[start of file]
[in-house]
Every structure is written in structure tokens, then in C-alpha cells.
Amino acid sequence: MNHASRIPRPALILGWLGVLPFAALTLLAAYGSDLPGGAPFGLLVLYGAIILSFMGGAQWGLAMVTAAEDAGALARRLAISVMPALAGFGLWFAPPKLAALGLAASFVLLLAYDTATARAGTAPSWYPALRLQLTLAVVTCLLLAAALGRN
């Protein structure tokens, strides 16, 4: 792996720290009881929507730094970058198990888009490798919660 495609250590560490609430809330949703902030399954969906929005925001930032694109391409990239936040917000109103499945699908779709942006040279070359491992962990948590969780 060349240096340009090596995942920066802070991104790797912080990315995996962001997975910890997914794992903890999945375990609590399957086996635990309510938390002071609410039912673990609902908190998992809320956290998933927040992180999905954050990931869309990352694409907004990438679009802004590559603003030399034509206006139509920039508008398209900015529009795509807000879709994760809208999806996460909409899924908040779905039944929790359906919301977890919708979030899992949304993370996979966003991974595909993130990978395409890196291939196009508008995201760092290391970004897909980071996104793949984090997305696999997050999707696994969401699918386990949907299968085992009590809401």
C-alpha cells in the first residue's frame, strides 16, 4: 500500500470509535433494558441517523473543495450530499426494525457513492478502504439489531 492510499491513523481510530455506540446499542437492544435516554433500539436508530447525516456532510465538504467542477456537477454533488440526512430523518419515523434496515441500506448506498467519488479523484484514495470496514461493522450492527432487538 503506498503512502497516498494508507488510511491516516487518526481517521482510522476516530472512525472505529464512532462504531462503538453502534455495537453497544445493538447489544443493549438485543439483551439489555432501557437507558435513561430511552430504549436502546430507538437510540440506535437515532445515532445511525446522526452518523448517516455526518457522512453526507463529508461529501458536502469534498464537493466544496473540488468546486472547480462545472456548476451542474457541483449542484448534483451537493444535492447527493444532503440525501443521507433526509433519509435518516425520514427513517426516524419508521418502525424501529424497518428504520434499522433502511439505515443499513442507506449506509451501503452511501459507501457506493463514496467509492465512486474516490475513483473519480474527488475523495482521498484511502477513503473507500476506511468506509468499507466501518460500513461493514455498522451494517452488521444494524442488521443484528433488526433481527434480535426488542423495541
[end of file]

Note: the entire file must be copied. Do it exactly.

[in-house]
Every structure is written in structure tokens, then in C-alpha cells.
Amino acid sequence: MNHASRIPRPALILGWLGVLPFAALTLLAAYGSDLPGGAPFGLLVLYGAIILSFMGGAQWGLAMVTAAEDAGALARRLAISVMPALAGFGLWFAPPKLAALGLAASFVLLLAYDTATARAGTAPSWYPALRLQLTLAVVTCLLLAAALGRN
């Protein structure tokens, strides 16, 4: 792996720290009881929507730094970058198990888009490798919660 495609250590560490609430809330949703902030399954969906929005925001930032694109391409990239936040917000109103499945699908779709942006040279070359491992962990948590969780 060349240096340009090596995942920066802070991104790797912080990315995996962001997975910890997914794992903890999945375990609590399957086996635990309510938390002071609410039912673990609902908190998992809320956290998933927040992180999905954050990931869309990352694409907004990438679009802004590559603003030399034509206006139509920039508008398209900015529009795509807000879709994760809208999806996460909409899924908040779905039944929790359906919301977890919708979030899992949304993370996979966003991974595909993130990978395409890196291939196009508008995201760092290391970004897909980071996104793949984090997305696999997050999707696994969401699918386990949907299968085992009590809401």
C-alpha cells in the first residue's frame, strides 16, 4: 500500500470509535433494558441517523473543495450530499426494525457513492478502504439489531 492510499491513523481510530455506540446499542437492544435516554433500539436508530447525516456532510465538504467542477456537477454533488440526512430523518419515523434496515441500506448506498467519488479523484484514495470496514461493522450492527432487538 503506498503512502497516498494508507488510511491516516487518526481517521482510522476516530472512525472505529464512532462504531462503538453502534455495537453497544445493538447489544443493549438485543439483551439489555432501557437507558435513561430511552430504549436502546430507538437510540440506535437515532445515532445511525446522526452518523448517516455526518457522512453526507463529508461529501458536502469534498464537493466544496473540488468546486472547480462545472456548476451542474457541483449542484448534483451537493444535492447527493444532503440525501443521507433526509433519509435518516425520514427513517426516524419508521418502525424501529424497518428504520434499522433502511439505515443499513442507506449506509451501503452511501459507501457506493463514496467509492465512486474516490475513483473519480474527488475523495482521498484511502477513503473507500476506511468506509468499507466501518460500513461493514455498522451494517452488521444494524442488521443484528433488526433481527434480535426488542423495541